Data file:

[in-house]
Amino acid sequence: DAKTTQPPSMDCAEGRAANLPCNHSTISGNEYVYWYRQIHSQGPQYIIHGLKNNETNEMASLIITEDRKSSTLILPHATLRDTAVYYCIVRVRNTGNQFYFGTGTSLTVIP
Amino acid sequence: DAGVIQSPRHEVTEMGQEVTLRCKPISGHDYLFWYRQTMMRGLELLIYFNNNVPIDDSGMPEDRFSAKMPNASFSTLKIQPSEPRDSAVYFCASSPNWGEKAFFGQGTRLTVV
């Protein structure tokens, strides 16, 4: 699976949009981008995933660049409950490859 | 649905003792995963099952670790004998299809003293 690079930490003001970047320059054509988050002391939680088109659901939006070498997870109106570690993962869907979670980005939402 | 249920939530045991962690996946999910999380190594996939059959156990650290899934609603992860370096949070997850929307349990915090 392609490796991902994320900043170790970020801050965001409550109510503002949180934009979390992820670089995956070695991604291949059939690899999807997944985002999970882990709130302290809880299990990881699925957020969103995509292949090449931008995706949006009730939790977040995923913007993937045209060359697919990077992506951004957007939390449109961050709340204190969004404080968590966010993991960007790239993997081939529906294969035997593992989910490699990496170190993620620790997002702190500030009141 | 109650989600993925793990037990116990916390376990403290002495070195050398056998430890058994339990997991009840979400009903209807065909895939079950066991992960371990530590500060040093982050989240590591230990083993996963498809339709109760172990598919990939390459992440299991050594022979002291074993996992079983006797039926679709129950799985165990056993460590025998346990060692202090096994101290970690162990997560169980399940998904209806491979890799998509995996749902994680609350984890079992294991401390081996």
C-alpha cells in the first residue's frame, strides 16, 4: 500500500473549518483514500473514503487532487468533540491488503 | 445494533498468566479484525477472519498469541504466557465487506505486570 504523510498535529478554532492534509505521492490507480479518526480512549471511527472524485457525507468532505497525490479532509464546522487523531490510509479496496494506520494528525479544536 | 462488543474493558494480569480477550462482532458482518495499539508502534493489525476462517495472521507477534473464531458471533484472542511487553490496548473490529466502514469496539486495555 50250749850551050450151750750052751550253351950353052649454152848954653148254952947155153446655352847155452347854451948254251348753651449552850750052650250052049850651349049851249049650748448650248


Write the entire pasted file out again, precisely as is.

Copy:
[in-house]
Amino acid sequence: DAKTTQPPSMDCAEGRAANLPCNHSTISGNEYVYWYRQIHSQGPQYIIHGLKNNETNEMASLIITEDRKSSTLILPHATLRDTAVYYCIVRVRNTGNQFYFGTGTSLTVIP
Amino acid sequence: DAGVIQSPRHEVTEMGQEVTLRCKPISGHDYLFWYRQTMMRGLELLIYFNNNVPIDDSGMPEDRFSAKMPNASFSTLKIQPSEPRDSAVYFCASSPNWGEKAFFGQGTRLTVV
């Protein structure tokens, strides 16, 4: 699976949009981008995933660049409950490859 | 649905003792995963099952670790004998299809003293 690079930490003001970047320059054509988050002391939680088109659901939006070498997870109106570690993962869907979670980005939402 | 249920939530045991962690996946999910999380190594996939059959156990650290899934609603992860370096949070997850929307349990915090 392609490796991902994320900043170790970020801050965001409550109510503002949180934009979390992820670089995956070695991604291949059939690899999807997944985002999970882990709130302290809880299990990881699925957020969103995509292949090449931008995706949006009730939790977040995923913007993937045209060359697919990077992506951004957007939390449109961050709340204190969004404080968590966010993991960007790239993997081939529906294969035997593992989910490699990496170190993620620790997002702190500030009141 | 109650989600993925793990037990116990916390376990403290002495070195050398056998430890058994339990997991009840979400009903209807065909895939079950066991992960371990530590500060040093982050989240590591230990083993996963498809339709109760172990598919990939390459992440299991050594022979002291074993996992079983006797039926679709129950799985165990056993460590025998346990060692202090096994101290970690162990997560169980399940998904209806491979890799998509995996749902994680609350984890079992294991401390081996």
C-alpha cells in the first residue's frame, strides 16, 4: 500500500473549518483514500473514503487532487468533540491488503 | 445494533498468566479484525477472519498469541504466557465487506505486570 504523510498535529478554532492534509505521492490507480479518526480512549471511527472524485457525507468532505497525490479532509464546522487523531490510509479496496494506520494528525479544536 | 462488543474493558494480569480477550462482532458482518495499539508502534493489525476462517495472521507477534473464531458471533484472542511487553490496548473490529466502514469496539486495555 50250749850551050450151750750052751550253351950353052649454152848954653148254952947155153446655352847155452347854451948254251348753651449552850750052650250052049850651349049851249049650748448650248